These little green power balls are on a roll.
Renowned for their nutrition as well as their sweet, nutty flavor, Brussels sprouts seem to be popping up all over restaurant menus, and their popularity is extending as well to home kitchens, thanks to innovative packaging and marketing.
Milder than cabbage, Brussels sprouts still make a strong statement on the plate and need other robust flavors for balance. As a side dish or ingredient, this winter vegetable complements meaty or full-flavored entrees, but tends to overpower delicate fish or mild chicken dishes.
But as more chefs discover Brussels sprouts, expect their popularity to continue to climb.
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“Food trends start in restaurants,” noted Diana McClean, marketing director for Ocean Mist Farms, a major vegetable producer in Castroville. “People taste it and they want to try it at home. Shoppers also want something easy and nutritious. You now can buy (pre-packaged) Brussels sprouts and have fresh vegetables on your plate in minutes.”
Ocean Mist has been growing Brussels sprouts since 1924. Fields of Dr. Seuss-style stalks line the roads near its Monterey County packing plant and cooling facility.
McClean has been impressed by what chefs do with Brussels sprouts.
“Roasted Brussels sprouts are very popular right now,” she said. “We’re also seeing a lot of sauteing and grilled Brussels sprouts, which are easy to do at home, too. Restaurants are ‘flash frying’ Brussels sprouts leaves, crisping them up and offering them with dip like chips.
“You can put the whole stalk with its sprouts on the barbecue and roast it,” McClean said.
Most consumers today want their Brussels sprouts with less fuss, she said. Ocean Mist recently introduced a full product line of “Season & Steam Brussels sprouts,” aimed at making this vegetable more convenient for home cooks. “Quick Cook Sprouts” are pre-halved and trimmed, cutting down on preparation time. “SuperShreds Superfood” takes the chore out of shredding Brussels sprouts for slaw, salads and stir fries. Microwavable whole Brussels sprouts come packaged, ready to zap (and eat in five minutes).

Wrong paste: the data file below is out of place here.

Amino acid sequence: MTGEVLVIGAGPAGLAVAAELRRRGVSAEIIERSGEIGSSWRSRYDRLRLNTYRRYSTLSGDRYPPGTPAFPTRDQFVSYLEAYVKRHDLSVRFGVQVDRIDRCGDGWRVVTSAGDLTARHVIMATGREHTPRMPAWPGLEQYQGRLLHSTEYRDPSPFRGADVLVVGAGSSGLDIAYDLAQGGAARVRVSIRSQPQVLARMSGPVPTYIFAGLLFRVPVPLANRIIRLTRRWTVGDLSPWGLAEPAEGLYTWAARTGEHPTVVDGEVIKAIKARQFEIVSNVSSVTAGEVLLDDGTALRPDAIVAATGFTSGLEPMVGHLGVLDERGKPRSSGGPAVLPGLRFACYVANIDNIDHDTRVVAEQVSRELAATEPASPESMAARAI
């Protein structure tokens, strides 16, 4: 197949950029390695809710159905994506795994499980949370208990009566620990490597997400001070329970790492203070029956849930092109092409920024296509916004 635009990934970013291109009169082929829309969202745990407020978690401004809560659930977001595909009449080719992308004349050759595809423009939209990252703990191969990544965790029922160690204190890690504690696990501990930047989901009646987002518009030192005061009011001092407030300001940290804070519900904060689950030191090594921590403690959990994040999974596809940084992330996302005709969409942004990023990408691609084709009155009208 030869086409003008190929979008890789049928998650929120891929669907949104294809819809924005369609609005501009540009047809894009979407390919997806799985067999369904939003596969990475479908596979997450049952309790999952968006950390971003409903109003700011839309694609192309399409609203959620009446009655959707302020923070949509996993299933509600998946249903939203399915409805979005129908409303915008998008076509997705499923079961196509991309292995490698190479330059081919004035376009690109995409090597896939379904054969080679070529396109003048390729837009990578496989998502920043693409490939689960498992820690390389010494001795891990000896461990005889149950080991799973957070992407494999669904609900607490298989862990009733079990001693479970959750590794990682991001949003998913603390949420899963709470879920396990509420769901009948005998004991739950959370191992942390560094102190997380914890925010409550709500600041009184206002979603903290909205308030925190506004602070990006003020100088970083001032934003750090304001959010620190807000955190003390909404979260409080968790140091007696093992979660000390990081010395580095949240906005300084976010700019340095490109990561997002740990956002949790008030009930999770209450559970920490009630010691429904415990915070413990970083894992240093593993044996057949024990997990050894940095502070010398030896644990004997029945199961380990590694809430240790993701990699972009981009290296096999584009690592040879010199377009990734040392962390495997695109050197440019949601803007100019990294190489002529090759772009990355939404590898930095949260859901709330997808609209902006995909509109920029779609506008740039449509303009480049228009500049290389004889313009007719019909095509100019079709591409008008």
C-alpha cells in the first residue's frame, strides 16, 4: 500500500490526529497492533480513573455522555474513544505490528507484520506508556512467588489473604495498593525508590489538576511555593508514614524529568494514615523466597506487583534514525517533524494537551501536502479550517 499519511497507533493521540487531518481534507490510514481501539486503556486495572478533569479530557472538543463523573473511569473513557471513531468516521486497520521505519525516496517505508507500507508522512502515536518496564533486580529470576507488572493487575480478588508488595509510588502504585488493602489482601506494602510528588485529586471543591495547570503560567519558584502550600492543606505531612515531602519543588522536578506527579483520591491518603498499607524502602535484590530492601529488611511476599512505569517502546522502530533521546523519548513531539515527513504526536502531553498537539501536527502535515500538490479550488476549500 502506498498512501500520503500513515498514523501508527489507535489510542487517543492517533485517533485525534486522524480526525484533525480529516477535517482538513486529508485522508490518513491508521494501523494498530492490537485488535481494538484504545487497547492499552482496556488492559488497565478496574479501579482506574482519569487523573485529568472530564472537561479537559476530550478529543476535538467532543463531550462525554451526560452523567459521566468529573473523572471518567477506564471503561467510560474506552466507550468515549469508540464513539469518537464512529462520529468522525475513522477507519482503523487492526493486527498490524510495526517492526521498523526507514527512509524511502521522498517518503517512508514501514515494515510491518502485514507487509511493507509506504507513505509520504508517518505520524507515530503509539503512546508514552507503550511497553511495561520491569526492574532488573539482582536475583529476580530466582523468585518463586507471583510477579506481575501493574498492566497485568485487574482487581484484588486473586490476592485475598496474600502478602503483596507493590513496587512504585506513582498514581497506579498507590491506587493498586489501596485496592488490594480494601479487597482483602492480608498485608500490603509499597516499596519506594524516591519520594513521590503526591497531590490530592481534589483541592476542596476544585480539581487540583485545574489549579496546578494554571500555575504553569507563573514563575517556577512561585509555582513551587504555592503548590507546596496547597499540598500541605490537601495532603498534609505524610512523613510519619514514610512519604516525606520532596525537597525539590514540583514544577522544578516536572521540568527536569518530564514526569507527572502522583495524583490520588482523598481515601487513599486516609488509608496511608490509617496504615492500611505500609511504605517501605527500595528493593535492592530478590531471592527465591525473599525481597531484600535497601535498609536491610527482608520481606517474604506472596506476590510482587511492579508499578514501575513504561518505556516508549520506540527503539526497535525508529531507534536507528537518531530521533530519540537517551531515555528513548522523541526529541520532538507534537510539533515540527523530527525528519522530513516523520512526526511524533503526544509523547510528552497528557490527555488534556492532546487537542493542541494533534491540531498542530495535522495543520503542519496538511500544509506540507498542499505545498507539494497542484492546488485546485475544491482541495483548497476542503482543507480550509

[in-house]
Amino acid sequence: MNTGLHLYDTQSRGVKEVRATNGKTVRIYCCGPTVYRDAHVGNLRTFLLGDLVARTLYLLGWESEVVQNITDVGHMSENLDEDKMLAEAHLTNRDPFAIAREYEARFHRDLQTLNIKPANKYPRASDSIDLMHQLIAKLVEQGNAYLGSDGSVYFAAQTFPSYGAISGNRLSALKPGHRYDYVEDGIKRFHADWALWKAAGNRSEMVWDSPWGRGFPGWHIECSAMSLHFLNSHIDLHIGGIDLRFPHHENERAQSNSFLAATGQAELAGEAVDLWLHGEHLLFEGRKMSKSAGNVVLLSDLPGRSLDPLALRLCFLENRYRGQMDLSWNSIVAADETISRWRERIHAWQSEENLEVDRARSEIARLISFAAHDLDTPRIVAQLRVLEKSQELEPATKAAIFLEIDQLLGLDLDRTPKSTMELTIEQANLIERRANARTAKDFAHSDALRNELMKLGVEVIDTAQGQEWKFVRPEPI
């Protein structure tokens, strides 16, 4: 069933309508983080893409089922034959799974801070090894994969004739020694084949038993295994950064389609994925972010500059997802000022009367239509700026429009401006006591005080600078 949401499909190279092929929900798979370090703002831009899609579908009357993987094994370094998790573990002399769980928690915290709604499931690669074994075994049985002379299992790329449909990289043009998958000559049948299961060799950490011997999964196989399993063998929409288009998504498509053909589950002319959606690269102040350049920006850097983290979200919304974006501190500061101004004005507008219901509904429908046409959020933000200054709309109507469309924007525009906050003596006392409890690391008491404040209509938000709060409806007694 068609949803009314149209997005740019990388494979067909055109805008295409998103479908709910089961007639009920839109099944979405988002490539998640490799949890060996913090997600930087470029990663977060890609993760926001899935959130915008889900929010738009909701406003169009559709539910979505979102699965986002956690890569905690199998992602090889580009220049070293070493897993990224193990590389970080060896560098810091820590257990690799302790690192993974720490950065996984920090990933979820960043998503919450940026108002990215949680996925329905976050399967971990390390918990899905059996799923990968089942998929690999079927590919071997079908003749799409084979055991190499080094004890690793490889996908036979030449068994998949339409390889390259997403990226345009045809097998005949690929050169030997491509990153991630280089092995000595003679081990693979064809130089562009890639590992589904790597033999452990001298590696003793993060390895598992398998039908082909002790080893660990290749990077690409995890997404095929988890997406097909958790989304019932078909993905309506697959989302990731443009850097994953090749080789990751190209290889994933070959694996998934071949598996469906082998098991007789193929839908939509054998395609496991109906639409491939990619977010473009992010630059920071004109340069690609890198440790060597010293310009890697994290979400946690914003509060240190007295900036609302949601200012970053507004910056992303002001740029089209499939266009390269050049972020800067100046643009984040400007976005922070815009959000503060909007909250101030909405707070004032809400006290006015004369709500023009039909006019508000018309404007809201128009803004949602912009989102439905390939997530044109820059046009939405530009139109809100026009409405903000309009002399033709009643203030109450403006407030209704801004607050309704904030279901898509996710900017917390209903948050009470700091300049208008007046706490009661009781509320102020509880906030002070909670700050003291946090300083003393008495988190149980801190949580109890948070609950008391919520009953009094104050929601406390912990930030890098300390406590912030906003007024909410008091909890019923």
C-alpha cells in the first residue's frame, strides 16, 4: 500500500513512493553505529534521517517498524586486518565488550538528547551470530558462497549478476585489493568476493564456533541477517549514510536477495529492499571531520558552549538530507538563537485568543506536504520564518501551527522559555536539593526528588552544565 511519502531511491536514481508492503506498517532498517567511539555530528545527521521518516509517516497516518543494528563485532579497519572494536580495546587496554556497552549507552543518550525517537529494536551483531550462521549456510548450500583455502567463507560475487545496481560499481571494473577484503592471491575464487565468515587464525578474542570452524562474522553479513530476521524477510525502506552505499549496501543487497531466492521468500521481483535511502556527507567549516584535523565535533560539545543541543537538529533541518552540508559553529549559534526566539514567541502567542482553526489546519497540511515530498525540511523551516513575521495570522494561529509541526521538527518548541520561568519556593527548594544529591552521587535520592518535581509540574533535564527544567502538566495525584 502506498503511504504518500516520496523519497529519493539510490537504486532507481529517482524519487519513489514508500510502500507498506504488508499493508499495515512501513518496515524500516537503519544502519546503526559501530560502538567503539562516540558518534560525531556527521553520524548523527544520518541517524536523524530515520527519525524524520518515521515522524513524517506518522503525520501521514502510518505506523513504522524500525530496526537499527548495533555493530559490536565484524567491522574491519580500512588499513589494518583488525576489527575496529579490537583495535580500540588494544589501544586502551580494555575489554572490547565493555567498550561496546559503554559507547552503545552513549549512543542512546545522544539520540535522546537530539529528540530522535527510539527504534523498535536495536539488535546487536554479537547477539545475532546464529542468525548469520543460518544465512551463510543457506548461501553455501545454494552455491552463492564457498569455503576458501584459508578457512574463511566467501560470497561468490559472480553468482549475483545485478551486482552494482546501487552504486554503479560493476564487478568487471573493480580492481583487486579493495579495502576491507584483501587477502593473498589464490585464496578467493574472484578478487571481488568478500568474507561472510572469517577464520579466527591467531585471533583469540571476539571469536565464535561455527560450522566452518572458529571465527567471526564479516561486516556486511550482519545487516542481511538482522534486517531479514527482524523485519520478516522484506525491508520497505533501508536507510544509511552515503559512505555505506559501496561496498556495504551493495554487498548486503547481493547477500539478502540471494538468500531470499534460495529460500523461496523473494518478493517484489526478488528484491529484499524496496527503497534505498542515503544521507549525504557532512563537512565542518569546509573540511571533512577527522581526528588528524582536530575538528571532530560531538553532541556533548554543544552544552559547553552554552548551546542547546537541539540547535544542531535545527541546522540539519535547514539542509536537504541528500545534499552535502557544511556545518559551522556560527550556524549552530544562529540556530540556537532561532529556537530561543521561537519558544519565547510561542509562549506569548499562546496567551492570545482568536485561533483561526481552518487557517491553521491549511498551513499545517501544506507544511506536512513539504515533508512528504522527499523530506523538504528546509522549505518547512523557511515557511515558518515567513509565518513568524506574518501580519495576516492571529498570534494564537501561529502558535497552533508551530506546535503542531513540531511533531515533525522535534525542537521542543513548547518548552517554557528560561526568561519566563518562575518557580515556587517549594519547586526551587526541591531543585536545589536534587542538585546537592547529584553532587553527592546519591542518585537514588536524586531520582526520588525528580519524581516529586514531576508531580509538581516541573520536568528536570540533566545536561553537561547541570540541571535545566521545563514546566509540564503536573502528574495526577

Those are “value-added” Brussels sprouts, McClean said, and that’s helped this vegetable’s overall appeal to consumers.
“We’ve seen bulk sales of Brussels sprouts climb steadily from 2010 to 2014,” she said, “but value-added Brussels sprouts are outpacing bulk.”
McClean credits millennials for the pre-halved and trimmed Brussels sprouts trend.
“Baby boomers will still spend time in the kitchen, but millennials want fresh, gourmet, healthy food — fast!” she explained. “Everything comes at the speed of light now. If you can cut time in the kitchen and not pick up fast food for dinner, it’s pretty awesome.”
ROASTED BRUSSELS SPROUTS WITH BACON
Chef Tony Baker of Montrio Bistro created this restaurant-style recipe for Ocean Mist Farms.
1 1/2 pounds Brussels sprouts
4 slices double-smoked or hickory-smoked thick-sliced bacon, diced
3 egg yolks
1 tablespoon Dijon mustard
1 1/2 cups white balsamic vinegar
3 cups olive oil
Kosher salt and ground black pepper
Preheat oven to 400 degrees. Remove the bottom (stem end) of the sprouts and trim off one layer of outer leaves. In a medium pan, add the diced bacon and lightly brown. Strain off most of the fat and set the bacon to one side.
Add the Brussels sprouts to the pan and toss with the remaining bacon fat. Roast the sprouts in the oven for 35 to 40 minutes until tender.
Make vinaigrette: Place yolks, mustard, shallot and vinegar in a blender. On medium speed, slowly add the oil; if the consistency is too thick, add a little water. Add salt and pepper to taste. (You’ll have more than you need for the sprouts.)
Toss roasted sprouts with bacon and some white balsamic vinaigrette and serve.